Some of the Origins of Friday the 13th

Friday has been an inauspicious day for a very long time, and in many varied cultures. It has been held to be both unlucky and as a day when evil influences are at work. In Ancient Rome, Friday was execution day. In Britain, Friday was customarily Hanging Day.

The number 13 is much maligned, This is why there are cities that do not have a thirteenth Street or Avenue, highways often do not have a thirteenth exit, many airports do not have a thirteenth gate and many buildings do not have rooms and in some cases floors number thirteen.

It is said that if you have thirteen letters in your name you will have the “Devil’s luck.”  Jack the Ripper, Charles Manson, Jeffrey Dahmer, Theodore Bundy and Albert De Salvo all have had thirteen letters in their names.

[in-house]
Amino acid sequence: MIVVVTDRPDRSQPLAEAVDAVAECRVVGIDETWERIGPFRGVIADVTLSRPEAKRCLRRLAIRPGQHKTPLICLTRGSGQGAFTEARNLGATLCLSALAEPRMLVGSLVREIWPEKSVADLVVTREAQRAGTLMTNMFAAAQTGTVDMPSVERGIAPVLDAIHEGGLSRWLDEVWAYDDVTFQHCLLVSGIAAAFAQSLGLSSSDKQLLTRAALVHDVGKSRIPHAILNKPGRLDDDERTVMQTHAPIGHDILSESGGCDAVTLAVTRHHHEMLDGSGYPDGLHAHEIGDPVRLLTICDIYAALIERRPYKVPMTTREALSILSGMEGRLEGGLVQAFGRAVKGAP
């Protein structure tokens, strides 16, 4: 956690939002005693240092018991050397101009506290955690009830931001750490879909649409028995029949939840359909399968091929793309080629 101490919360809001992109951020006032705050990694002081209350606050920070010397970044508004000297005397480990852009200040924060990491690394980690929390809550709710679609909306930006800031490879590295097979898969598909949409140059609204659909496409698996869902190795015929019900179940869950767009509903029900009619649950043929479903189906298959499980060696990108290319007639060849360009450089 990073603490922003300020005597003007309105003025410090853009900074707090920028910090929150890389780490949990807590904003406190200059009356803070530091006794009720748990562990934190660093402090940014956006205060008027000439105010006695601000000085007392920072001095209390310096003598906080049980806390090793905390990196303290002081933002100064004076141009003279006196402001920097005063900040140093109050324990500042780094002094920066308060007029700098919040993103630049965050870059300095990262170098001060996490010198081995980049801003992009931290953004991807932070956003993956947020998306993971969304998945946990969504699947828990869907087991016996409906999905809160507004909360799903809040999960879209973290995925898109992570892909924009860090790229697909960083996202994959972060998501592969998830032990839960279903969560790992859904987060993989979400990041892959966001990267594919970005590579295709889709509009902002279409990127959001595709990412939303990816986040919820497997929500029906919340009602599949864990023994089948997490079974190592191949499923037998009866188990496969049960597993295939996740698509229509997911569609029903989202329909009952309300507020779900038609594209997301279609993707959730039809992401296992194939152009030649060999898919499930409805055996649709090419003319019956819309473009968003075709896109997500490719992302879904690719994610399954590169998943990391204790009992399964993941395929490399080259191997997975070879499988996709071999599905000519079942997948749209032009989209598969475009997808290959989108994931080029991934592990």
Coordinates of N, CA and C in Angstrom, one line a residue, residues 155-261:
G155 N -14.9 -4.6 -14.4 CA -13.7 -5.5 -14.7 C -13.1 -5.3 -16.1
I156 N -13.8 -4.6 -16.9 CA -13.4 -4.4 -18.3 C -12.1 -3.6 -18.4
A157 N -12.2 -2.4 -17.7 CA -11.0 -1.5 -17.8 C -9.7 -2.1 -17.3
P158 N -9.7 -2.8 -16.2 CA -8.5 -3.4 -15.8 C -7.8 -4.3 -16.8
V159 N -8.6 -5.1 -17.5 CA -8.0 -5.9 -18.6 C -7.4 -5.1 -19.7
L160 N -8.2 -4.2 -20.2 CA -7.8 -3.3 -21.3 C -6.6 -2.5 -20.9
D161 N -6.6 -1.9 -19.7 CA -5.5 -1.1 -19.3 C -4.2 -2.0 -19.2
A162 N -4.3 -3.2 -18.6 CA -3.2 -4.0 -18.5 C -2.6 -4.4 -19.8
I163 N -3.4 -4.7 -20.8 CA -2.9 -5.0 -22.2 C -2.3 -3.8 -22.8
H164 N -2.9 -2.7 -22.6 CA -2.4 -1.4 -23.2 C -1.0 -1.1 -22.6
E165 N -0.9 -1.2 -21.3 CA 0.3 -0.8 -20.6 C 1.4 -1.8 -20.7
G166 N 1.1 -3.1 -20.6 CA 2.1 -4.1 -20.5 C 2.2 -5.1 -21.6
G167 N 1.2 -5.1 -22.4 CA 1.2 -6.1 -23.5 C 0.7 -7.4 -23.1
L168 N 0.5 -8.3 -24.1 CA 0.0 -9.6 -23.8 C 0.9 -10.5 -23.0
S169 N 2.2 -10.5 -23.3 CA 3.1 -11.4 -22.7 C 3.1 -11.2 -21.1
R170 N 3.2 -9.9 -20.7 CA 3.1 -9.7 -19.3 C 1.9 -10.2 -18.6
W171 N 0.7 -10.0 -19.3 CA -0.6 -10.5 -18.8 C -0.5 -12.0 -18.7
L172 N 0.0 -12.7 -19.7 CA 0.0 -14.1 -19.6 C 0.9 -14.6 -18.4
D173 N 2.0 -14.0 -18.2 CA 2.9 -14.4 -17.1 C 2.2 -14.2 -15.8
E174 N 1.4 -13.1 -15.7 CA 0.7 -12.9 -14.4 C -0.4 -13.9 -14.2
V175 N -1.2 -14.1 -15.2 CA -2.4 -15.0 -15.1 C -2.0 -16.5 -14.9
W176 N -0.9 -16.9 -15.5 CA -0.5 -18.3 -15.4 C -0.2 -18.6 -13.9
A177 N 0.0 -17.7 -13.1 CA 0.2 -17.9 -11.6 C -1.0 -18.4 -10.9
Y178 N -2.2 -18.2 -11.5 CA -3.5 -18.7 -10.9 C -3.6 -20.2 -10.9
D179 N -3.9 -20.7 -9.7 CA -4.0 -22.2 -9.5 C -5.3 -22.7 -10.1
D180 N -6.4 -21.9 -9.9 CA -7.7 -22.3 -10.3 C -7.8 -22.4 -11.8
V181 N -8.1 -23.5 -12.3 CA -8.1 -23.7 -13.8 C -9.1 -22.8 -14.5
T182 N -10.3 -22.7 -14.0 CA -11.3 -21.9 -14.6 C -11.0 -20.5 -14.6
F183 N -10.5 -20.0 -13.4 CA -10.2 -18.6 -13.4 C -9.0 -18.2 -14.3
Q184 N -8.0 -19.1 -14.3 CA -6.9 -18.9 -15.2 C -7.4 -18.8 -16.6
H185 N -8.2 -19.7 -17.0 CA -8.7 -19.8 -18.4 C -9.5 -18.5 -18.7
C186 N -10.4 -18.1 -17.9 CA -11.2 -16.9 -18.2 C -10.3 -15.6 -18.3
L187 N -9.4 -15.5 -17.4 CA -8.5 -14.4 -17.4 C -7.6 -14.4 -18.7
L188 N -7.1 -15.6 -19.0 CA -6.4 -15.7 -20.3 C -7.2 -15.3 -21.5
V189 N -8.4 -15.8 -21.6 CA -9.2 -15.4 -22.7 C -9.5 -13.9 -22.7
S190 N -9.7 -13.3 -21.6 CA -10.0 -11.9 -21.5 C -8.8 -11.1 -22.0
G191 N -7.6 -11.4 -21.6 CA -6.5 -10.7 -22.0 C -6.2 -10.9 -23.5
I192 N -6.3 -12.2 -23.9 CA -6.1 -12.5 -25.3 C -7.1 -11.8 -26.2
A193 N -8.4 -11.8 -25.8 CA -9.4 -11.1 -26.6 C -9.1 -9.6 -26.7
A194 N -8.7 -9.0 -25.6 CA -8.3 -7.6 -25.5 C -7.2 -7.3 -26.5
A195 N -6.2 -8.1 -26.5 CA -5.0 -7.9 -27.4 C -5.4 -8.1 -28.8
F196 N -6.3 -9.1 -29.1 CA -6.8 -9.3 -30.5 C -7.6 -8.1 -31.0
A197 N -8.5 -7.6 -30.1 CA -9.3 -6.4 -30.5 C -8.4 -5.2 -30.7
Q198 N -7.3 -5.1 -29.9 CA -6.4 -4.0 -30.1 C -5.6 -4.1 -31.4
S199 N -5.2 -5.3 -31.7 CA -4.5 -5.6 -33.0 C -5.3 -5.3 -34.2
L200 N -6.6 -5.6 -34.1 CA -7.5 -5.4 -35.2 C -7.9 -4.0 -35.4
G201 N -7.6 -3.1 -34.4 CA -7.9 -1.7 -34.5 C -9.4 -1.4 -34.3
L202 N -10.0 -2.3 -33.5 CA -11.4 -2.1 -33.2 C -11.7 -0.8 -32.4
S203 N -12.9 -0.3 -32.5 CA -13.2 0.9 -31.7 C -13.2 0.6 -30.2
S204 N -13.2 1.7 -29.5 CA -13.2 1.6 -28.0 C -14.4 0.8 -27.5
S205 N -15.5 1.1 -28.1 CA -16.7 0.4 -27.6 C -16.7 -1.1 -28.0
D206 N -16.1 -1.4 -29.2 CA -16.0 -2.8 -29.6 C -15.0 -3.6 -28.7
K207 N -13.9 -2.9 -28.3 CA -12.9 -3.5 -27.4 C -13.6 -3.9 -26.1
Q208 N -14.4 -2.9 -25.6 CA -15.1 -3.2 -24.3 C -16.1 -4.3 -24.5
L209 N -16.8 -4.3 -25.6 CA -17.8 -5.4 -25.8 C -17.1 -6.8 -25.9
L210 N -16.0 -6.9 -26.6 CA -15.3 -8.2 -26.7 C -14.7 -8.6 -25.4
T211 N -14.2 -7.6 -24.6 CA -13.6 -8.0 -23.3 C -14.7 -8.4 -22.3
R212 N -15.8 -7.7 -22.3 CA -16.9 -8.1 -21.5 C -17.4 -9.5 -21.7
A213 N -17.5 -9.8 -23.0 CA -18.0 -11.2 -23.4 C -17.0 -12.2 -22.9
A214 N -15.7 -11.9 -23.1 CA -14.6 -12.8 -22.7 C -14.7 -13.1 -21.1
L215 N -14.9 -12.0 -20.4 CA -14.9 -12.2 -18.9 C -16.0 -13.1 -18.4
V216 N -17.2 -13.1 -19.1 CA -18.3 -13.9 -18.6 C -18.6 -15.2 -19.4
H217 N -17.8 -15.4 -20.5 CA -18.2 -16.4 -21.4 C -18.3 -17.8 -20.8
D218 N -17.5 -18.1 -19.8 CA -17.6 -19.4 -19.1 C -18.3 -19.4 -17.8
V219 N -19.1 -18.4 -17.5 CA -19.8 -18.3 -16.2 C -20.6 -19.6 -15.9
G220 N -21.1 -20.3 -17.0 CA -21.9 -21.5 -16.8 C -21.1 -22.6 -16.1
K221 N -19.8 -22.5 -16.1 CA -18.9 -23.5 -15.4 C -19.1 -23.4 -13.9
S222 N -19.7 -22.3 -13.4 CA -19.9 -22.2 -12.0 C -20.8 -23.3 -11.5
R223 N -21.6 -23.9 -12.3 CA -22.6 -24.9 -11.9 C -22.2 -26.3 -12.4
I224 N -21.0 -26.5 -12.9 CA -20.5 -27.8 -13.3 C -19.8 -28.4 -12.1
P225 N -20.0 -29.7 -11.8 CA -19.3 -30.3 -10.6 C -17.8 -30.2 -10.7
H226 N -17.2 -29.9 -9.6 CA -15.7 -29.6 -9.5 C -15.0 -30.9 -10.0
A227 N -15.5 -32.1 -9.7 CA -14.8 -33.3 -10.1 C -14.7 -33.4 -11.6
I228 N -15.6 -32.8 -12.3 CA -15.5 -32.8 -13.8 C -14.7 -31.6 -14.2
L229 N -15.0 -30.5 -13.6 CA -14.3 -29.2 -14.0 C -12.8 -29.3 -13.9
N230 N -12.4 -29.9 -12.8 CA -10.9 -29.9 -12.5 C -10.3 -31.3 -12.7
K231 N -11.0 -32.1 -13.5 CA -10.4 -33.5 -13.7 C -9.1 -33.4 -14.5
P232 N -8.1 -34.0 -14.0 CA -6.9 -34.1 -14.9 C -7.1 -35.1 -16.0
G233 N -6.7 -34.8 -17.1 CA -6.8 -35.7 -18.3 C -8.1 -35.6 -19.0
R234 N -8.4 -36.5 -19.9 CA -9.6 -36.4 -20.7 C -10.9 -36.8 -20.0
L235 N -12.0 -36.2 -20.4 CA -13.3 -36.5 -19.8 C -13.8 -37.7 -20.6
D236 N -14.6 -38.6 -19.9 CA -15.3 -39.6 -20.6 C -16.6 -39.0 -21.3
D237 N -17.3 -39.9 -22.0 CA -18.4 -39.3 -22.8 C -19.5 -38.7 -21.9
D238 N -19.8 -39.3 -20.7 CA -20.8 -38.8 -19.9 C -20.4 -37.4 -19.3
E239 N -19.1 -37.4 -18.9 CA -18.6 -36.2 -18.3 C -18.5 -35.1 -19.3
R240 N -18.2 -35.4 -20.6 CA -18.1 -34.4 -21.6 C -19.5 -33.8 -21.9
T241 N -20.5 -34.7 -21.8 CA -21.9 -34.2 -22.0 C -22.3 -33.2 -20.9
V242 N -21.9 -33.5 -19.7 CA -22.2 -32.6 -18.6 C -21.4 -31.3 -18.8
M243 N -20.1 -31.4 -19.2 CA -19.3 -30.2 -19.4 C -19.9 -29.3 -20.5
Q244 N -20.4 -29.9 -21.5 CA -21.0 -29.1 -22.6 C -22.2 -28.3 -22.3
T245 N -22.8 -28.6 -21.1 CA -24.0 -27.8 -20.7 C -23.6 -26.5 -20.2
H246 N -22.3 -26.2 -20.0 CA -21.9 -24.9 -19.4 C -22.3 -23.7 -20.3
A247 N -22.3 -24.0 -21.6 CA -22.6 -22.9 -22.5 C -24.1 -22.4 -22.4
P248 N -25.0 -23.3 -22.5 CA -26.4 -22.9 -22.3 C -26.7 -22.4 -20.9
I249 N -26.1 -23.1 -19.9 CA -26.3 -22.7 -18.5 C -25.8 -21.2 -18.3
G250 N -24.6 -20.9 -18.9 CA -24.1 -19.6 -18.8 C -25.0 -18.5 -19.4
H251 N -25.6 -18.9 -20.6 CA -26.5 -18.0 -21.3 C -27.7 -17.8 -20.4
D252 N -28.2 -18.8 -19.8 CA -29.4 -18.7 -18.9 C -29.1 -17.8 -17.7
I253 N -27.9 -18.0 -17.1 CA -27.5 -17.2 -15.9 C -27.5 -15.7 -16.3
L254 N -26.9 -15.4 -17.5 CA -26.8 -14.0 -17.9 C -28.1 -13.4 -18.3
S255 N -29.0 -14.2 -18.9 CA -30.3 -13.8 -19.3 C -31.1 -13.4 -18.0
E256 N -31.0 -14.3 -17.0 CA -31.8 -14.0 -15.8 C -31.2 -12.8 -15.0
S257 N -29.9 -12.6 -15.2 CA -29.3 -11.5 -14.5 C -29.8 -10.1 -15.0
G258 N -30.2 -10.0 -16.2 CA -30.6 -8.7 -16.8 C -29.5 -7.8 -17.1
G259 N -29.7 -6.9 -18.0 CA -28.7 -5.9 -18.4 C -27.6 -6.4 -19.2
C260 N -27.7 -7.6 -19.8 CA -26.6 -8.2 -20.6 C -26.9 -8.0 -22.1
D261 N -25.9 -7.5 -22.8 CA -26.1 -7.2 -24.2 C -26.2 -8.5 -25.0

Jesus died on a Friday and there were 13 people at the Last Supper. That is not the only calamitous event in the Bible that occurred on a Friday. Eve offered a devilish apple to Adam on a Friday. The Great Flood started on a Friday. The confusion at the Tower of Babel also happened on a Friday.

Another supposed origin of the Friday the 13th superstition comes from the historical destruction of the Knights Templar. Secretly ordered by King Philip of France, the mass arrest, of all the Knights Templar in France happened on Friday, October 13, 1307. The eventual condemnation, and eradication of the Knights Templar was to follow. The King of France and the Pope got the spoils, and a date was cemented in time.

According to folklorists, there is no written evidence for a “Friday the 13th” superstition before the 19th century. The earliest known documented reference in English occurs in Henry Sutherland Edwards’ 1869 biography of Gioachino Rossini, who died on a Friday 13th.



Categories: Uncategorized

Tags: , , , , , ,

%d bloggers like this: